I heard a woman share her story of when she attended a convention and there was a well-known speaker at the event. He asked people to take a leap of faith and sow a seed. This person did not have the money to do this, but she had a credit card, so she proceeded to give this large amount, which she didn’t have, and put it on her credit card.
Let me say this as loud as I can – this should never happen.
She did not give her money; she gave someone else’s and all she did was end up in debt. It would have been better for her to give out of what she had then out of what she didn’t have, and God would have honored that. Remember the widow and the two coins.
“As Jesus looked up, he saw the rich putting their gifts into the temple treasury. He also saw a poor widow put in two very small copper coins. ‘Truly I tell you,’ he said, ‘this poor widow has put in more than all the others. All these people gave their gifts out of their wealth; but she out of her poverty put in all she had to live on’” (Luke 21:1-4).
Now let’s get to the heart of the matter of using rewards credit cards.
Should You Tithe Using a Rewards Credit Card?
The answer to this question comes down to one thing…your motive. Remember this instruction from Paul.
“Each of you should give what you have decided in your heart to give, not reluctantly or under compulsion, for God loves a cheerful giver” (2 Corinthians 9:7).
Giving is just like everything else you do – your motive matters. If you are using the rewards credit card to give for the sole purpose of getting the rewards back, then I believe the motive is wrong. Giving should not only be done willingly and cheerfully, but it should also be done with a thankful heart.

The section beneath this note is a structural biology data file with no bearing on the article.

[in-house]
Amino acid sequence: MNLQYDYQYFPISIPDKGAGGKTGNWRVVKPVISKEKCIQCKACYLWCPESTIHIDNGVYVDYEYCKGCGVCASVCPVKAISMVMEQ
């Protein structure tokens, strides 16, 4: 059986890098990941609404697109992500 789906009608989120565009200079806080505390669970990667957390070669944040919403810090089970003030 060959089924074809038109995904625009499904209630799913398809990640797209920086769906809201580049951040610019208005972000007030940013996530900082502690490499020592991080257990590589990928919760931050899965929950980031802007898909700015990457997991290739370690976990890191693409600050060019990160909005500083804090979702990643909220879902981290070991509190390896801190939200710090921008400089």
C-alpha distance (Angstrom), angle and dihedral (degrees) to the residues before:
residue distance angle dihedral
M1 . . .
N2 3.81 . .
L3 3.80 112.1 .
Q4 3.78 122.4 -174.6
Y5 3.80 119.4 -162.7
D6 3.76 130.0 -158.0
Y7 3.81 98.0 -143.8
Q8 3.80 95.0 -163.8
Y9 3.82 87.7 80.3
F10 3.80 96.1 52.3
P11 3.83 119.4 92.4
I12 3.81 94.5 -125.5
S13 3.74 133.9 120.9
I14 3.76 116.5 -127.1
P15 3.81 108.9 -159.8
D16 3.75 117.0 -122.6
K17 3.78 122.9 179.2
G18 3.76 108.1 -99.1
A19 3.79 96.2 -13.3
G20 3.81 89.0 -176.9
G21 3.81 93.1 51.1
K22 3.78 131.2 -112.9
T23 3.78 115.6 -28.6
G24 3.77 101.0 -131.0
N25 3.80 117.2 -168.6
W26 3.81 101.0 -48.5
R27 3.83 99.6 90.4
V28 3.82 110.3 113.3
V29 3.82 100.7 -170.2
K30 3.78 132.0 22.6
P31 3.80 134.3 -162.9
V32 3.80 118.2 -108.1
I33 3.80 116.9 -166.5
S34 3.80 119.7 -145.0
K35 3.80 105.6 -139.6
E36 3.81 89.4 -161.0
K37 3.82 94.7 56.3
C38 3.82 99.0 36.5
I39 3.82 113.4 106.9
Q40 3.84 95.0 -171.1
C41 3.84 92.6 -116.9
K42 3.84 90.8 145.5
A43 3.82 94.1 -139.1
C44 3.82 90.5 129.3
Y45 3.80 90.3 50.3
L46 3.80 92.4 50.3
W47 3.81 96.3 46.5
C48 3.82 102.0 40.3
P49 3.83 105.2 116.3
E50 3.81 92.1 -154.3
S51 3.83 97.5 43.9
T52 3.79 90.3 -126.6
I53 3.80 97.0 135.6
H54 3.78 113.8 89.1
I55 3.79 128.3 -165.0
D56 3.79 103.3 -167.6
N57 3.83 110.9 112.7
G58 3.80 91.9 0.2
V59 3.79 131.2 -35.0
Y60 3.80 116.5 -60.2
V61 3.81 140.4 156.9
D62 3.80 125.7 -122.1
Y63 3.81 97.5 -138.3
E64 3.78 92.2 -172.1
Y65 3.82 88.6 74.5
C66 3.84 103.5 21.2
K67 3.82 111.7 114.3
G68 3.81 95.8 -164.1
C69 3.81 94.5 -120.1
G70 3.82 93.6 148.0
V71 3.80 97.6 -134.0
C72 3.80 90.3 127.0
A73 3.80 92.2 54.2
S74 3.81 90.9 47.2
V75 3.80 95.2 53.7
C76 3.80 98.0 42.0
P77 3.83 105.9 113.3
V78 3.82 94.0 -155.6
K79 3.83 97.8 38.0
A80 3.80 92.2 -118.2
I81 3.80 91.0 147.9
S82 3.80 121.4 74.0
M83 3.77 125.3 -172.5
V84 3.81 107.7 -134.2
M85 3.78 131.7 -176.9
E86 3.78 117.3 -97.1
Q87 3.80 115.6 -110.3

Your giving should be an expression of your thanksgiving for how God has provided and a recognition of him as the provider. The motive should never be if I give this then God is going to give me more back. This type of giving is a slippery slope because it can easily be motivated by selfishness or greed and many times you may not even recognize it.
Whether you get anything back financially or not, that should not be the motive in giving. When someone uses a rewards card with this motive, then it is a way of giving to get something back. I see no problem with doing this for everyday purchases or bills as we described earlier, but we should not use a rewards credit card to tithe just so we can get the rewards.
The One Scenario Where Using a Rewards Credit Card to Give Is Okay
However, with everything there is a caveat and there is one here as well. Again, this goes back to motive. What do you do with the rewards that you get from the credit card? If you use those rewards to bless someone else, maybe give a gift to another ministry, or use them to help people in need, then that falls in line with the right spirit with which we give.
If you use those rewards only to bless or enrich yourself, then be careful because that can easily fall in line with the wrong motive.